Stories of Our Time | National Review

Stories of Our Time | National Review


On the University of Georgia campus (Via Wikimedia Commons)

Impromptus today begins with a story from the University of Georgia — a story of our time. A professor, Irwin Bernstein, came out of retirement to teach a couple of classes. He is 88. He had one rule: Students had to wear masks; if they did not, he would not teach. (Professor Bernstein has diabetes and other health problems.) One young woman refused to comply. So he simply walked out of class — retired again. Before he left, he told his students that he had been willing to risk his life for his country while serving in the Air Force, but was not willing to risk it to teach a class with an unmasked student during a pandemic.

In this story, many issues arise — issues that are being hotly debated today: political, medical, social, and moral. What are our individual rights? What are our obligations as citizens? What about the Golden Rule? Does it come into play? (I think of Professor Harold Hill: “Remember the Maine, Plymouth Rock, and the Golden Rule!” Ah, Americanism, in arguably the Great American Musical.) (I did argue that, in a piece, long ago. Which I cannot find via Google.)

Elsewhere in Impromptus, I discuss a Cuban dissident, Islamist terrorism, January 6, Josephine Baker, golf, baseball, and more. (Josephine Baker will be re-interred in the Pantheon, the first entertainer to be so honored.) (Not bad, as I say in my column, for a St. Louis girl, the granddaughter of slaves.)

After I wrote my column, there was some news out of Georgia — some COVID news, or pandemic-war news: “Anti-vaxxers shut down vaccination event, harass state health workers.” (Article here.) This is now commonplace. Health workers and election workers alike face terrible harassment, sometimes violence. There ought to be a general national stand against this.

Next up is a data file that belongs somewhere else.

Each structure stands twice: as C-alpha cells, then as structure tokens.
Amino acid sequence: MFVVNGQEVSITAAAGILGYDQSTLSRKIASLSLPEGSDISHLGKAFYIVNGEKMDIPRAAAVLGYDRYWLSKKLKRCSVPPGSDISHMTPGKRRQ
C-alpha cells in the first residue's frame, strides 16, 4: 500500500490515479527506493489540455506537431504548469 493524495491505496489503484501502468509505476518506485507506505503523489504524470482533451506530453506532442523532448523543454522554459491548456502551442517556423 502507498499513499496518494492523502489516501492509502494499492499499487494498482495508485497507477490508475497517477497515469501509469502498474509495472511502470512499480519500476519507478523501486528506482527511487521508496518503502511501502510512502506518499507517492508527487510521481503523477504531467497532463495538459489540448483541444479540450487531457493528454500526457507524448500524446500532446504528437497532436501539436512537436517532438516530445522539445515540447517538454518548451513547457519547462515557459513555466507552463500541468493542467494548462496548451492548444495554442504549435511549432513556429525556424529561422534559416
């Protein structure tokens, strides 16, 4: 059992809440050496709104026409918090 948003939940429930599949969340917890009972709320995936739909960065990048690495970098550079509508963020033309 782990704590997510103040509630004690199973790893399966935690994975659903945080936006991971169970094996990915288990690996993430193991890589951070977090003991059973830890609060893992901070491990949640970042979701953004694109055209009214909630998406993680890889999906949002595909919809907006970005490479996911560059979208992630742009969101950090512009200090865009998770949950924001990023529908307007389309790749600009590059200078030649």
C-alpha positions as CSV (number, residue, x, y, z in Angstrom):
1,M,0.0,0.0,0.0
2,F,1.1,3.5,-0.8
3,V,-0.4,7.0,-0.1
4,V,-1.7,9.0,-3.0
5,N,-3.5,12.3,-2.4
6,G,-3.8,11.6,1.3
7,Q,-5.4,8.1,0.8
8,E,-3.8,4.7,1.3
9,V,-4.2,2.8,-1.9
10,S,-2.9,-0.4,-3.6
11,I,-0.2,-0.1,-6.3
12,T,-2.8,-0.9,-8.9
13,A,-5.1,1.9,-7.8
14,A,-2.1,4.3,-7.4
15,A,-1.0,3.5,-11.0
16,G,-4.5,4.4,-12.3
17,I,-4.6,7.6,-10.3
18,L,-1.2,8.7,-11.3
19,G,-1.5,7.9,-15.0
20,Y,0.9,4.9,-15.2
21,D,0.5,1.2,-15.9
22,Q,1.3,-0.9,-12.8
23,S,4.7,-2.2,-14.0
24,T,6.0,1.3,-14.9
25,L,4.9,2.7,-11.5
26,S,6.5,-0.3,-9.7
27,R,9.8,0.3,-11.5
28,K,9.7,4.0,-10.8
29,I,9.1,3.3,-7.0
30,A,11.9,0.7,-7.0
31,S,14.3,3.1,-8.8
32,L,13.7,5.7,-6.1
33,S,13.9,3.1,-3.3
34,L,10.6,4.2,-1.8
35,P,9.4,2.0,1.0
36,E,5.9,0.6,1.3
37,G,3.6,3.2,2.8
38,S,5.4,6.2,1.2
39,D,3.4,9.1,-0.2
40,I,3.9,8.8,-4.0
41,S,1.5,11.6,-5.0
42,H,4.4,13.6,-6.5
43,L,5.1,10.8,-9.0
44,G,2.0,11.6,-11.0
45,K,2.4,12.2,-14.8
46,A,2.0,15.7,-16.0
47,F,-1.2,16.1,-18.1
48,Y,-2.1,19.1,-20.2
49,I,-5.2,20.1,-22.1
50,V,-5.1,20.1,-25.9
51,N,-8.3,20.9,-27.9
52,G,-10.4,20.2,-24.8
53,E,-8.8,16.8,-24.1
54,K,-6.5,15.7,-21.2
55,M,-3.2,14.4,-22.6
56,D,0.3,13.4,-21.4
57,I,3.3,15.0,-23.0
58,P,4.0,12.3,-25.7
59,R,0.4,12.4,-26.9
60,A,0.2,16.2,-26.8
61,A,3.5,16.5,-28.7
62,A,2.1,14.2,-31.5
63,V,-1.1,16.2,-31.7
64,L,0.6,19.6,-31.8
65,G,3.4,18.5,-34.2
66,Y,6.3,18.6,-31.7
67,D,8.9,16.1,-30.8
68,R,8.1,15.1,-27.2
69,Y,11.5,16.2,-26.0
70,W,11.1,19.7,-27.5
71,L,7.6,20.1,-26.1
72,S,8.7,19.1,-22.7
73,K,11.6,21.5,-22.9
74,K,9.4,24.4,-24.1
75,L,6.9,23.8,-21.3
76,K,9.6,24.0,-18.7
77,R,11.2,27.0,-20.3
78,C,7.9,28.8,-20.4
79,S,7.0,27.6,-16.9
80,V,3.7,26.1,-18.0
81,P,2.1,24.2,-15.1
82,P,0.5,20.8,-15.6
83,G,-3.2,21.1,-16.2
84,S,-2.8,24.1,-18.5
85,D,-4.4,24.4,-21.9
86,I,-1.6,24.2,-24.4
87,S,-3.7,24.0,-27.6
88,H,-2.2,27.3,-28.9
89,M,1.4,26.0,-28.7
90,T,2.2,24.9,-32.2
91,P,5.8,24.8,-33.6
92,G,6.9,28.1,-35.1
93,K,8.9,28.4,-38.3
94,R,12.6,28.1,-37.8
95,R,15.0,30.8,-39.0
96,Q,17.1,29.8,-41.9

At the end of today’s Impromptus is music: a note on Leontyne Price, and her singing of a Ned Rorem song: “Ferry Me Across the Water.” (This sets a poem of Christina Rossetti, which is about death, as the title indicates.) The song is simple, lulling, and, by its conclusion, moving. A marvelous little number.

“I attended 13 Price recitals,” I once said to Price herself. She answered, with an almost coquettish air, “So few?” I pleaded that I’d gotten a late start. As I say in my column, she always included American composers on her recital programs around the world. It was important to her. Mainly, she sang her personal friends, who sometimes wrote for her directly: Barber, Rorem, and Hoiby.

I interviewed Rorem back in 2002 (and you can find excerpts from our conversation here). Today, he is 97, about to turn 98. Leontyne Price is 94.

“The performer is more important than the composer in the mind of the general public,” Rorem told me, “and the performer almost always performs music of the past.” The public “has no notion of what it is we composers do,” he continued. “We’re a despised minority. Actually, we’re not even that, because we don’t even exist, and to be despised, you have to exist.”

That is a very tough statement — I have quoted it many times — and there is truth in it. Still, songs such as “Ferry Me Across the Water” will be sung long, long after Ned Rorem is gone. These little gems add sparkle or consolation to life.

Again, those interested in today’s Impromptus should go here.





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About the Author

Tony Beasley
Tony Beasley writes for the Local News, US and the World Section of ANH.